If you’re paying state income taxes and tuition or student loans, but you don’t have a 529 account, you’re probably leaving money on the table.
You may be able to claim a state income tax deduction or credit by “dipping” funds into a 529 account, even if you make an immediate withdrawal!
Contributions to a 529 account are not tax deductible at the federal level, but most states offer deductions or credits against state income tax. Also, most 529 plans allow you to withdraw funds for qualified education expenses at any time.
College tuition isn’t the only qualified education expense, either.
The Tax Cuts and Jobs Act expanded the definition of qualified education expenses to include up to $10,000 of K-12 tuition per year, per beneficiary.
Then, the SECURE Act further expanded the definition of qualified education expenses to include up to $10,000 of student loan repayments!
Ultimately, what this means is that you could deposit cash into a 529 account, withdraw the funds immediately to pay for qualified education expenses, and get a tax break on your state income taxes.
It’s important to check the details in your personal situation. Unfortunately, 529 plans are administered at the state level. Each state has slightly different rules, plan offerings, investment options, etc. Also, be sure to verify which expenses are considered qualified education expenses in your case. This strategy won’t work for every person in every state, but it is widely available.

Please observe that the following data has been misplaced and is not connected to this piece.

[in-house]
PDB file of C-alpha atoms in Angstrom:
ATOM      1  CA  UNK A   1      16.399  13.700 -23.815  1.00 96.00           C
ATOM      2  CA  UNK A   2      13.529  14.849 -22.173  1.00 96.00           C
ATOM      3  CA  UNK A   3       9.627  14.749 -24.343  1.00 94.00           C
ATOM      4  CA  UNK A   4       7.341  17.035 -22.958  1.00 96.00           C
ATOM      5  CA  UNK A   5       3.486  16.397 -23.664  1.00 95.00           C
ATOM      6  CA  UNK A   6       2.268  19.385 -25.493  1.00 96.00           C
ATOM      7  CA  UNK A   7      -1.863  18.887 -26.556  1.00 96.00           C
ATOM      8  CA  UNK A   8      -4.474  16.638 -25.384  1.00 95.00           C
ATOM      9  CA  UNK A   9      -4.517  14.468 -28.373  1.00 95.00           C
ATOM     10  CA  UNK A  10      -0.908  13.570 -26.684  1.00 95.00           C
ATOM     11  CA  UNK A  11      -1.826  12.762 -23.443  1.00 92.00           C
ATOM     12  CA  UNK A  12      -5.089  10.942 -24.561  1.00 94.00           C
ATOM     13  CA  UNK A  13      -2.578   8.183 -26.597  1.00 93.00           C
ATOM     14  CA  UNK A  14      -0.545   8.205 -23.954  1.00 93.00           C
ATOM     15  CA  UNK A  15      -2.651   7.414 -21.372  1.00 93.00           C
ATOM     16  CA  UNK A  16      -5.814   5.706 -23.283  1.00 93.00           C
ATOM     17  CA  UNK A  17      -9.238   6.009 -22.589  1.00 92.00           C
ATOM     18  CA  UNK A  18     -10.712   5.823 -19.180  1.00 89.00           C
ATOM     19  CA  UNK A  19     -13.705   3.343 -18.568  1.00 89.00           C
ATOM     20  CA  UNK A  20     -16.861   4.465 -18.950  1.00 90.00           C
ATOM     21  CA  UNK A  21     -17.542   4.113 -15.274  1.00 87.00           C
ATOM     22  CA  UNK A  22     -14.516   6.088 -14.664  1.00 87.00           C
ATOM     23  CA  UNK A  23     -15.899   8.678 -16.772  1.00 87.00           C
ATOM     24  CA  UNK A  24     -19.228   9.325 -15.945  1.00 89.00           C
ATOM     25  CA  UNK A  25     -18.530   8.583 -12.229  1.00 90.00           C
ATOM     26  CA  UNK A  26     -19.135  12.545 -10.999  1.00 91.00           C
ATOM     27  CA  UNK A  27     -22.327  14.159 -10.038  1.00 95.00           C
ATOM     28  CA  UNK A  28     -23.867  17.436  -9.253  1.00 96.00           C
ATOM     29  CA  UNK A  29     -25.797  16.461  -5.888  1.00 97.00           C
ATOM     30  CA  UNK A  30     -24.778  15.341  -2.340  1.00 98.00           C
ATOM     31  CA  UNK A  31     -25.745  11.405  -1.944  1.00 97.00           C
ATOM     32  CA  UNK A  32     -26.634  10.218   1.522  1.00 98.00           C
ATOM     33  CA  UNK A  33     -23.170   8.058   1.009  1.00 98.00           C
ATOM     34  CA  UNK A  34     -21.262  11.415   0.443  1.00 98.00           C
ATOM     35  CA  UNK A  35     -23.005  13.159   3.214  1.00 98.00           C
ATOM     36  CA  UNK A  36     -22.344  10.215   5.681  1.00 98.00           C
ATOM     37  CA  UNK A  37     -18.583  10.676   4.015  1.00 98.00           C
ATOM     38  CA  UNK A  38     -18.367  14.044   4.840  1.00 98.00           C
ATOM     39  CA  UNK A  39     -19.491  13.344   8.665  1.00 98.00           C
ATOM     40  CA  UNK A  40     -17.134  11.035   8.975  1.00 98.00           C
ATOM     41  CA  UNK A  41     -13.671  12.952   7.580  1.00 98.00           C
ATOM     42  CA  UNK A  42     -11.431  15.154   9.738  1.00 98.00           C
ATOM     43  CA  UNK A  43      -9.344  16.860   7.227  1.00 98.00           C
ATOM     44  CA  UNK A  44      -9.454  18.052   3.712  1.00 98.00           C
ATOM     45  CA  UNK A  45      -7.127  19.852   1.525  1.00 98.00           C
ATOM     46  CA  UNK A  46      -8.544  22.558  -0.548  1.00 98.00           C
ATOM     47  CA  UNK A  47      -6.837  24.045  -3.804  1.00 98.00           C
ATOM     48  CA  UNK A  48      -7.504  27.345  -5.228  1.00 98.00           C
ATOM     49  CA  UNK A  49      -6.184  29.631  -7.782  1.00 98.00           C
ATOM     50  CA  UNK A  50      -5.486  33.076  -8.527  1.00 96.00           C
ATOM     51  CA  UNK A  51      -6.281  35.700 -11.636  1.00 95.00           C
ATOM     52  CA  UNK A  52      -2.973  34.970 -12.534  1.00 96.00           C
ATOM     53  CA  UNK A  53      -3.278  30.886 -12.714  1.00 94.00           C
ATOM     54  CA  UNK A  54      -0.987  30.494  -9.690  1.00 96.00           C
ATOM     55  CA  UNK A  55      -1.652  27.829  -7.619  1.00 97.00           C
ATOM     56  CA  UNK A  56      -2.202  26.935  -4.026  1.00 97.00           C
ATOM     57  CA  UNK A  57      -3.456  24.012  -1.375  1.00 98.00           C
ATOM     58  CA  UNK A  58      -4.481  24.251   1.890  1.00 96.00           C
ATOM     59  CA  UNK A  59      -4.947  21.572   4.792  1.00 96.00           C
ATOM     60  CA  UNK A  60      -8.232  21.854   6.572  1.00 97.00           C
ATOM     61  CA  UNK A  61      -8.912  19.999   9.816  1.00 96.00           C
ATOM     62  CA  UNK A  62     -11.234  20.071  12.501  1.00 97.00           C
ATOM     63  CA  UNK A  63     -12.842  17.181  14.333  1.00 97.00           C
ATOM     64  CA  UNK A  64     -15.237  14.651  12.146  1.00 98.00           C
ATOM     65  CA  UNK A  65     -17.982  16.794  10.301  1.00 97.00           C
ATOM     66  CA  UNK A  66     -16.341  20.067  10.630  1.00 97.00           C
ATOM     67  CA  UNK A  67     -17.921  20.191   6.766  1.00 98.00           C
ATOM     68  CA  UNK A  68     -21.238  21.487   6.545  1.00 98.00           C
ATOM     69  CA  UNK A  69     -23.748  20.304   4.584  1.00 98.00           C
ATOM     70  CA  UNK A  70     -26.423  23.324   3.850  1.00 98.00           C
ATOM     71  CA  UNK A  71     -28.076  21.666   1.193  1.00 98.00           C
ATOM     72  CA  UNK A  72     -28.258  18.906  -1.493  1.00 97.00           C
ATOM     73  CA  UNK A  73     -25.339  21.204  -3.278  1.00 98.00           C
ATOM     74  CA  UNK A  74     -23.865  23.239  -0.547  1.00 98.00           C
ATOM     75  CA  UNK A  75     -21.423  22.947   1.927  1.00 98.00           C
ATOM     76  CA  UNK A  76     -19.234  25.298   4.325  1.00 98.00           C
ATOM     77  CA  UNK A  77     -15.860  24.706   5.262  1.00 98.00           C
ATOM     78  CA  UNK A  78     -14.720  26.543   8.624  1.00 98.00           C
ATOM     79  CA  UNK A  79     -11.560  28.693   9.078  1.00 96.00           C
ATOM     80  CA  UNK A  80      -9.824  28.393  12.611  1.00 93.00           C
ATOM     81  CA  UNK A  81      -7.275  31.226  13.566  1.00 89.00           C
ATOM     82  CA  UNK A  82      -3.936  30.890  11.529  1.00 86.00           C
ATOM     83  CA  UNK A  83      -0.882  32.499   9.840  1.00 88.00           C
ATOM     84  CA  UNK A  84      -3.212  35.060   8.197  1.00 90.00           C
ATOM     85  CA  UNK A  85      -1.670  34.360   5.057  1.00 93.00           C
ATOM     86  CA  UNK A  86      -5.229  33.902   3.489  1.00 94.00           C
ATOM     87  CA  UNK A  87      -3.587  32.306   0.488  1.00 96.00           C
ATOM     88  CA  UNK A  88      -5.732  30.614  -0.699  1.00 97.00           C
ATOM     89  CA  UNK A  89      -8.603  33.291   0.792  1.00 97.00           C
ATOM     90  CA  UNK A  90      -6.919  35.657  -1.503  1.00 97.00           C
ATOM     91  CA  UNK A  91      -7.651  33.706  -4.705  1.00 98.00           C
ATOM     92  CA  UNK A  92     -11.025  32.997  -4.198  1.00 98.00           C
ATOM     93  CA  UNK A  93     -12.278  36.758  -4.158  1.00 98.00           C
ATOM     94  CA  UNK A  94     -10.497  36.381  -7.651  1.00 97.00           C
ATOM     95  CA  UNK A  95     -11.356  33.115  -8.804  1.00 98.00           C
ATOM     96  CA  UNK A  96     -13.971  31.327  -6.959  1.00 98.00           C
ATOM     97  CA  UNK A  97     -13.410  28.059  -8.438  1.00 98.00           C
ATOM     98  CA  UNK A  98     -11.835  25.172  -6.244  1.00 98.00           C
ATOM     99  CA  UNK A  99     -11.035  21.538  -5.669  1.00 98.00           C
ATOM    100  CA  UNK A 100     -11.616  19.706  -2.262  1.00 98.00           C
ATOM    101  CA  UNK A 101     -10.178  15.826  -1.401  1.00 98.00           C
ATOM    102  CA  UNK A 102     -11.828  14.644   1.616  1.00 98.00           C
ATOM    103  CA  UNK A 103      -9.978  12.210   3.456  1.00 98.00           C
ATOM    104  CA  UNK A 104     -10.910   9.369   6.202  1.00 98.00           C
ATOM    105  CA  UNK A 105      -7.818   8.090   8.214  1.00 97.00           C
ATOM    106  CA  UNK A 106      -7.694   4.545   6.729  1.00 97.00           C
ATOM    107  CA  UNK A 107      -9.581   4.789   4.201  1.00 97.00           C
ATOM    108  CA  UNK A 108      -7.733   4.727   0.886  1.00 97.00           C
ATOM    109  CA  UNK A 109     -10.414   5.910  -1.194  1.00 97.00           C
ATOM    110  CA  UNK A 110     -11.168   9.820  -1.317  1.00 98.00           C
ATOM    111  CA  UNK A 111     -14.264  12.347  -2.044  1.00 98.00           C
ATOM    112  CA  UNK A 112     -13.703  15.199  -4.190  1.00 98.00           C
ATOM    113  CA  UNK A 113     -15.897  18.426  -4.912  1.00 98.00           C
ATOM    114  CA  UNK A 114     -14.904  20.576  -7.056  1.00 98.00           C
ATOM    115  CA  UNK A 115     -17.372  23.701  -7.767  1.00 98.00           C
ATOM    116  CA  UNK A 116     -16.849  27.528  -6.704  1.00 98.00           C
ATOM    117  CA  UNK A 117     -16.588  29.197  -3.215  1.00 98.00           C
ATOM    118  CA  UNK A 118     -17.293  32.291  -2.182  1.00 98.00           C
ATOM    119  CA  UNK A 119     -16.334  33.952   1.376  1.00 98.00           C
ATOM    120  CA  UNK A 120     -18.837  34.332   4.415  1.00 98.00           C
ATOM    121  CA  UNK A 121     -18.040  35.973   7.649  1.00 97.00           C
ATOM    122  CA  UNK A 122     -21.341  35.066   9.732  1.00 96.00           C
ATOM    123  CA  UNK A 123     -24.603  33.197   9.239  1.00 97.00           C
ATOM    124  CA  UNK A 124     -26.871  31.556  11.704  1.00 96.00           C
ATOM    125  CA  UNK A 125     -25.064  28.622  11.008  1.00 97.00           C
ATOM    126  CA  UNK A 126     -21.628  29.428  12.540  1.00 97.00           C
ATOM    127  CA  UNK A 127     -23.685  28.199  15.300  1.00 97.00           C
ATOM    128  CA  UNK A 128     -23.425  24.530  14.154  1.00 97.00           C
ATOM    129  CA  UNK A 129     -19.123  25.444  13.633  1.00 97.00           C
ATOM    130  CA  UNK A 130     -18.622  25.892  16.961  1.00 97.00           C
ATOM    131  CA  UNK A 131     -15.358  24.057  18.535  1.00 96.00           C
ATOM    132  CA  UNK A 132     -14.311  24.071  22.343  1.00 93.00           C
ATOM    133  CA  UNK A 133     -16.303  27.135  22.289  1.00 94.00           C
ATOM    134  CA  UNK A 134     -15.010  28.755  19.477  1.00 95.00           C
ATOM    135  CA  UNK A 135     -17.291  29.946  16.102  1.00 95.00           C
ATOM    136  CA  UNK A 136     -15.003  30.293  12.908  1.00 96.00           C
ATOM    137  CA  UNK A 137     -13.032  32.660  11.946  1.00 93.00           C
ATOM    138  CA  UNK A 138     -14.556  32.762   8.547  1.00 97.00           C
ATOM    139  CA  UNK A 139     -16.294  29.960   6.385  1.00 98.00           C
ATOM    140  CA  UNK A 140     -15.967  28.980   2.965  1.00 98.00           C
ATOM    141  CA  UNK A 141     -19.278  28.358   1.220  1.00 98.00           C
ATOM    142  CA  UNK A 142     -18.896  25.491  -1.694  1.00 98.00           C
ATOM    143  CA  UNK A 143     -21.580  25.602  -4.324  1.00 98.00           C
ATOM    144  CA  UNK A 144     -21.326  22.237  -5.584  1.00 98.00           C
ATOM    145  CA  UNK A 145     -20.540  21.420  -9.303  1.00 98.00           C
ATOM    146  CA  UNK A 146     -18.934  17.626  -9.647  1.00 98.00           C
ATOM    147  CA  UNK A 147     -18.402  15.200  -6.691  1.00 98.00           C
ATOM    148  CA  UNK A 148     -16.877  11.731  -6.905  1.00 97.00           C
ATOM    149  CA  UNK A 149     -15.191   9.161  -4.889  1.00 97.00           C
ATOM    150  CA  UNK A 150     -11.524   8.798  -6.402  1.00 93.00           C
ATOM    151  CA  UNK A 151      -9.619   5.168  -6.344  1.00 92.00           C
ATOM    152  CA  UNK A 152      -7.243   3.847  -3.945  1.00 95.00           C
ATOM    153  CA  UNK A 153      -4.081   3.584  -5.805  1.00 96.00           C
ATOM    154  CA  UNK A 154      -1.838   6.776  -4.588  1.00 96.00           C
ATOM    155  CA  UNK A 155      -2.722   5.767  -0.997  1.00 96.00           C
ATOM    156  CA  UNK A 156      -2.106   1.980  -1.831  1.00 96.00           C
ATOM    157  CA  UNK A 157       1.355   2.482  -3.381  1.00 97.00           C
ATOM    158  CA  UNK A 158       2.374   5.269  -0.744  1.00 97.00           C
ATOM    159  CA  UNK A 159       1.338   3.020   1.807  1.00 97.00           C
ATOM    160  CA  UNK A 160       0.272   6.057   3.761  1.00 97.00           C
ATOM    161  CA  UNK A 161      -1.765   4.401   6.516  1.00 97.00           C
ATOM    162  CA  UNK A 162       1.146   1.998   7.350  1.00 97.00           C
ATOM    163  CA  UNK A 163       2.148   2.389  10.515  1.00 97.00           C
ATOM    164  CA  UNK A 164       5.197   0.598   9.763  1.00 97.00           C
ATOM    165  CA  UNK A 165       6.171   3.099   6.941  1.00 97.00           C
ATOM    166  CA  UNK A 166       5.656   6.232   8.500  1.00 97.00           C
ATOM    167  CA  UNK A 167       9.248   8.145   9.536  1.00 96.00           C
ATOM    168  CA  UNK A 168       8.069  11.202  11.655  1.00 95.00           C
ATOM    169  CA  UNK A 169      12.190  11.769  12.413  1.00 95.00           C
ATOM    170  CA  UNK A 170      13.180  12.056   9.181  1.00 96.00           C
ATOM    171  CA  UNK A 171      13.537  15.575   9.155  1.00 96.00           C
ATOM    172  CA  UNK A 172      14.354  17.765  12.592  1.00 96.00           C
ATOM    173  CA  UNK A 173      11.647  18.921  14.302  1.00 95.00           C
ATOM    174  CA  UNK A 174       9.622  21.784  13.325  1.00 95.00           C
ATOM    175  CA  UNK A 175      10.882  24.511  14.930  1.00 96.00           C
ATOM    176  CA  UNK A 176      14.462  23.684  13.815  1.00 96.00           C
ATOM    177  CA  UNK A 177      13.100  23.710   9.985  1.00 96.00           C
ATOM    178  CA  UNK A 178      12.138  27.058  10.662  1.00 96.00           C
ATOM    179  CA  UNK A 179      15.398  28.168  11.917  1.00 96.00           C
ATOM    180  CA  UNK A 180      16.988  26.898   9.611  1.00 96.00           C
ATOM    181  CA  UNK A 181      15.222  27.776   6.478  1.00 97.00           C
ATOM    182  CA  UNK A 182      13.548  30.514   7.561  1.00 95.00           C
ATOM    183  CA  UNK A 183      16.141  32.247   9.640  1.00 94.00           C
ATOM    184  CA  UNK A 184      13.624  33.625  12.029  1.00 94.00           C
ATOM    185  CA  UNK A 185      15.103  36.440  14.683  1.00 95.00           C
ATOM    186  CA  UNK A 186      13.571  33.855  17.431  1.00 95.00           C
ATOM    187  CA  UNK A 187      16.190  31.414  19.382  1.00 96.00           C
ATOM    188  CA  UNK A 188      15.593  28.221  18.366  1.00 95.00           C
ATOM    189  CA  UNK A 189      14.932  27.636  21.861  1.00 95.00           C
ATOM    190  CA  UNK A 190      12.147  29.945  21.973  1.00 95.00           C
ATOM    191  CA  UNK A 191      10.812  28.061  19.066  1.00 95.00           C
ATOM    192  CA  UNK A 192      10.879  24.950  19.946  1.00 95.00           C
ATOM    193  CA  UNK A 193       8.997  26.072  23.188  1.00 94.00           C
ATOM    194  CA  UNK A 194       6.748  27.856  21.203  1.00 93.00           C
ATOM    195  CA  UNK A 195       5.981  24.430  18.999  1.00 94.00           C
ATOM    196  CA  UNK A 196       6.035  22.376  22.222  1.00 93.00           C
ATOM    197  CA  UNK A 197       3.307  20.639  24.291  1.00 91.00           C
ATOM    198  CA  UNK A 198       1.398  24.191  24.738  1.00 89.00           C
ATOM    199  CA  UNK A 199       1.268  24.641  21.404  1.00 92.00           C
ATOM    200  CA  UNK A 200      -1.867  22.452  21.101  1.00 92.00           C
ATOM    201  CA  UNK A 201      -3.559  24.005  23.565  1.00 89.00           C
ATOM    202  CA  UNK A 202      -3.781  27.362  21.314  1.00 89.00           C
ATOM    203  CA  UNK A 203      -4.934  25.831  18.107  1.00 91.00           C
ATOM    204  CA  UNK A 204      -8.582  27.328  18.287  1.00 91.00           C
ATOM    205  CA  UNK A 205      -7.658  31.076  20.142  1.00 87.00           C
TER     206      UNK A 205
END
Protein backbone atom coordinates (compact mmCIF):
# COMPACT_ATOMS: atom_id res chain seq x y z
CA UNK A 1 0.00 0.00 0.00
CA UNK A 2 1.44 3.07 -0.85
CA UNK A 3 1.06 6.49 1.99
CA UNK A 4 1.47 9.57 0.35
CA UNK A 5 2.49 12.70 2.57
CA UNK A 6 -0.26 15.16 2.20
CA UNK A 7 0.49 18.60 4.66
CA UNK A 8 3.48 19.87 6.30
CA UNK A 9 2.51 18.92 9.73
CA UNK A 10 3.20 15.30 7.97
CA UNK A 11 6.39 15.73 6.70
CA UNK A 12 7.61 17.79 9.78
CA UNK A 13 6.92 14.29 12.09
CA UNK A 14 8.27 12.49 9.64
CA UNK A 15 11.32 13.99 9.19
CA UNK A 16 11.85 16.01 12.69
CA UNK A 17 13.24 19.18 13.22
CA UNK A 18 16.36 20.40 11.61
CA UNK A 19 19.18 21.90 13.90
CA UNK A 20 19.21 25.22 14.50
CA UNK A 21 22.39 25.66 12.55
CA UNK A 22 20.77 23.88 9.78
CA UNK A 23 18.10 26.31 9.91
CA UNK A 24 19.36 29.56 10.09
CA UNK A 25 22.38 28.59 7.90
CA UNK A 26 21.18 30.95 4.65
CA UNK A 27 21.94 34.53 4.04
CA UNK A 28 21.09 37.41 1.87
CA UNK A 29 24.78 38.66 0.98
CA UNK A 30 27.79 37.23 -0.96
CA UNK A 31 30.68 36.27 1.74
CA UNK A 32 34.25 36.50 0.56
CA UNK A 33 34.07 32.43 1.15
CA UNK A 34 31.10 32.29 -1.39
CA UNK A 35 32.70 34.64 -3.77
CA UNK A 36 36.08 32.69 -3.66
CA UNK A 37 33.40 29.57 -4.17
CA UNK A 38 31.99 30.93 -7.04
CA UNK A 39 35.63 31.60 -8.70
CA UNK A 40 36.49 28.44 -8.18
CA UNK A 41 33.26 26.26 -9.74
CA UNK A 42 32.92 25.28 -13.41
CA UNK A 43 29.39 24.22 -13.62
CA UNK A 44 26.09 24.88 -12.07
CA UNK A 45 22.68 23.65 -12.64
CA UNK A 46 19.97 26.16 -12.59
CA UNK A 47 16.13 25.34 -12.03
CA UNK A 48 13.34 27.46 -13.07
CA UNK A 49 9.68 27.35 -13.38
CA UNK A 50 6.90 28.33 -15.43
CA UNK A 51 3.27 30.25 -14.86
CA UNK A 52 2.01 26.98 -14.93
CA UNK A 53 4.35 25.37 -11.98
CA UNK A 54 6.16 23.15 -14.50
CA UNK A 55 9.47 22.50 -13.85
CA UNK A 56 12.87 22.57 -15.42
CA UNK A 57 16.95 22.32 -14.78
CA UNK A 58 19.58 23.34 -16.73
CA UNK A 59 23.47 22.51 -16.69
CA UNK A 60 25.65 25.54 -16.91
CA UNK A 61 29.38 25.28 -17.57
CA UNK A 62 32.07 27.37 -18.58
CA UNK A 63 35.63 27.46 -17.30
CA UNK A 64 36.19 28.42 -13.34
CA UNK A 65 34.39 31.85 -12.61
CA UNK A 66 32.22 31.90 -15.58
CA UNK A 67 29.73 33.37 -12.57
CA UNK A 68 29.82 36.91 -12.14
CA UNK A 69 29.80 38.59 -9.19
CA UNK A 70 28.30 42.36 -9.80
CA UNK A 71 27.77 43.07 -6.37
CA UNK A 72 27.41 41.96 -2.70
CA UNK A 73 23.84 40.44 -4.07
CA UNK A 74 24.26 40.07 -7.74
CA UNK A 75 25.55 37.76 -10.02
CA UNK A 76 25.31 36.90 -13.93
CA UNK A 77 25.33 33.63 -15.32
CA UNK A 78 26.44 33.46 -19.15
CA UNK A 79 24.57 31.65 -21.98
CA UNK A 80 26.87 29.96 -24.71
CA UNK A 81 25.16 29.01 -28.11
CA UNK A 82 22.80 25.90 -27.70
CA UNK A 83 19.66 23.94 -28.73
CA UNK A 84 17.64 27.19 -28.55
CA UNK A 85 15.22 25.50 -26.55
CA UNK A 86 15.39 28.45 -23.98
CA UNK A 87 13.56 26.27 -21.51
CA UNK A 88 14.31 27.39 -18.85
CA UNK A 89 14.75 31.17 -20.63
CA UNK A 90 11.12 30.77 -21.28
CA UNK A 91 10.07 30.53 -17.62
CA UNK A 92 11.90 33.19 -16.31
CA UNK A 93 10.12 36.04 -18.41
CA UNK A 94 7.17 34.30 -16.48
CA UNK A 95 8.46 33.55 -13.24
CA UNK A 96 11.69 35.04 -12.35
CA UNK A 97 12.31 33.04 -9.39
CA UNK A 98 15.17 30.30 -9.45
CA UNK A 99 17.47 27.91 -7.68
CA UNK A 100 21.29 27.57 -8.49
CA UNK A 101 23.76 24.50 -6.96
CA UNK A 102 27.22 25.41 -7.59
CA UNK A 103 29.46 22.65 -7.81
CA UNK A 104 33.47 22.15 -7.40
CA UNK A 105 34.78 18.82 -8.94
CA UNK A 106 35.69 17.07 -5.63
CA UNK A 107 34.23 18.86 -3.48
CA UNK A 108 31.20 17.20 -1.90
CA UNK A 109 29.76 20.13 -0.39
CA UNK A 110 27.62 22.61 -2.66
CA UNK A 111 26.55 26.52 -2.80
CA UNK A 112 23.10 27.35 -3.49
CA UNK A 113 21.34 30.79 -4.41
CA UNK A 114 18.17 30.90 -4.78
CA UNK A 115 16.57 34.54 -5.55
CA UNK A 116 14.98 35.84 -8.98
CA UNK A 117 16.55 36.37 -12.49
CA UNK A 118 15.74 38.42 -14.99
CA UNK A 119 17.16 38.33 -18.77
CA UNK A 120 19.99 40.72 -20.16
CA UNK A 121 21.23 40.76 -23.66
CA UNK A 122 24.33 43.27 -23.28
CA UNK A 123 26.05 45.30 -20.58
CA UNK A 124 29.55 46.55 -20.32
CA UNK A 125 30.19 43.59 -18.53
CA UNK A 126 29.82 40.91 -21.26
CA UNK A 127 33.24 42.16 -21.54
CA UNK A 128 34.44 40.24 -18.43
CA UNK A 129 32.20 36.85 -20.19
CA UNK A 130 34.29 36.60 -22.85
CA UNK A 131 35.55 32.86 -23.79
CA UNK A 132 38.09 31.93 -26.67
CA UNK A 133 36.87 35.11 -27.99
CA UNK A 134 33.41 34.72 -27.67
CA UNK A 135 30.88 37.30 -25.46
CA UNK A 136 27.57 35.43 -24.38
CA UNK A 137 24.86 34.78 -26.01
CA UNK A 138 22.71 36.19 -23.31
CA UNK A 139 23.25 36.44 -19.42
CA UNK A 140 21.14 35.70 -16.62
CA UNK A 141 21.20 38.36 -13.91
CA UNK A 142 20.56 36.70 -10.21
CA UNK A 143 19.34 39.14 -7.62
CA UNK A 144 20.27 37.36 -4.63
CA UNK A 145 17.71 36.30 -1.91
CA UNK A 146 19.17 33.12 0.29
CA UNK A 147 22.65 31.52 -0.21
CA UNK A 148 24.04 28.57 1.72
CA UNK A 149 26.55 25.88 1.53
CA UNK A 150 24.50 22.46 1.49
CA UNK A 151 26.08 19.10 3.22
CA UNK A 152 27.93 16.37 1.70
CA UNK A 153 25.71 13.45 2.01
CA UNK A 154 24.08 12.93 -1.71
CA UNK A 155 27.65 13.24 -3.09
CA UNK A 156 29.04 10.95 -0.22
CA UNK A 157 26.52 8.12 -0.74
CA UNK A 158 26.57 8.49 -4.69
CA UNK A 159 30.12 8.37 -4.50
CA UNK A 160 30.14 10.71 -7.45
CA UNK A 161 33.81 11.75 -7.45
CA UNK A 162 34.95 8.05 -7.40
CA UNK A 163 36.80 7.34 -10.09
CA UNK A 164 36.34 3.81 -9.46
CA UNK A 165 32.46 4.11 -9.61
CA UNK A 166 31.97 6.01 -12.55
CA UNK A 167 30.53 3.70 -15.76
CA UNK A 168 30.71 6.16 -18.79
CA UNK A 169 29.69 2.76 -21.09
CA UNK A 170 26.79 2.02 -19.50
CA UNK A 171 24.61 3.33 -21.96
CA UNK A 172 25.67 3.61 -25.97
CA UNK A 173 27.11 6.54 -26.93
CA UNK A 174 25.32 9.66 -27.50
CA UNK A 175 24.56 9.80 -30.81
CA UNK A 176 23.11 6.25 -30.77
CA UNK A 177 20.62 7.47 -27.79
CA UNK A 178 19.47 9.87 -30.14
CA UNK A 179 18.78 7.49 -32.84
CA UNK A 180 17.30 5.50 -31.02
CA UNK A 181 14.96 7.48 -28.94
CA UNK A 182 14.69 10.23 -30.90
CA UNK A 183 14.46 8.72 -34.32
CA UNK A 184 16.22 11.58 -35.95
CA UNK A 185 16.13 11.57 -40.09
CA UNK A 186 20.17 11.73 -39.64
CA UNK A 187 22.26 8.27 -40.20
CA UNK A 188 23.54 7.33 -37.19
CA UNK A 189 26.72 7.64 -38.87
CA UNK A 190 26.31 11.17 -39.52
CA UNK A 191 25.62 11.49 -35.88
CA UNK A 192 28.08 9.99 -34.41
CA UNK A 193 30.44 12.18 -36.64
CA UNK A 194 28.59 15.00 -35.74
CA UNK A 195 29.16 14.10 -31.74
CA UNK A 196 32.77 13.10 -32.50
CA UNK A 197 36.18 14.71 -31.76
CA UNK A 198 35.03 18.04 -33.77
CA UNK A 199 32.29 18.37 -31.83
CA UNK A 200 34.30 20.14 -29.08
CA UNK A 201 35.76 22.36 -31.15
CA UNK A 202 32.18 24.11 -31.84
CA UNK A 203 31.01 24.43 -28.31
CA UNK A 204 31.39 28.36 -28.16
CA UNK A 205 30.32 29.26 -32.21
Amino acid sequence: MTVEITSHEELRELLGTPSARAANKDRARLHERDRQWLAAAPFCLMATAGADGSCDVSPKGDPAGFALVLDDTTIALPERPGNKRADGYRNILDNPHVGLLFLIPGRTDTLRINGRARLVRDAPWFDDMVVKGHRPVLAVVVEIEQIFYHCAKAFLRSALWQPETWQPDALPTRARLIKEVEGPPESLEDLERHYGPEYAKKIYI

It’s far beyond the scope of this article to outline each state plan in detail. Luckily, savingforcollege.com has already done that.
If you plan to dip funds into a 529 plan for immediate withdrawal, be sure the money isn’t invested. Most funds include minimum holding periods, but you should be able to keep the funds in cash, or in a money market fund with very short holding requirement (i.e., 5 – 10 days).
This strategy could be especially lucrative for parents who plan to enroll their children in private school, since they could get tax breaks for the two decades that span kindergarten to graduate school.
If you live in a state with income tax, and you’re paying tuition or student loans, you should probably be utilizing this strategy to claim tax breaks for expenses you’re already incurring.
Important Legal Junk
This content is not intended as tax, accounting, legal, or financial advice. This information should not be relied upon as the sole factor in an investment or tax related decision. The information on this site is provided “AS IS” and without warranties of any kind either express or implied. Tax code changes frequently, and although we strive to keep our articles up to date, you should consult your tax advisor about how this or any other information is pertinent to your personal situation.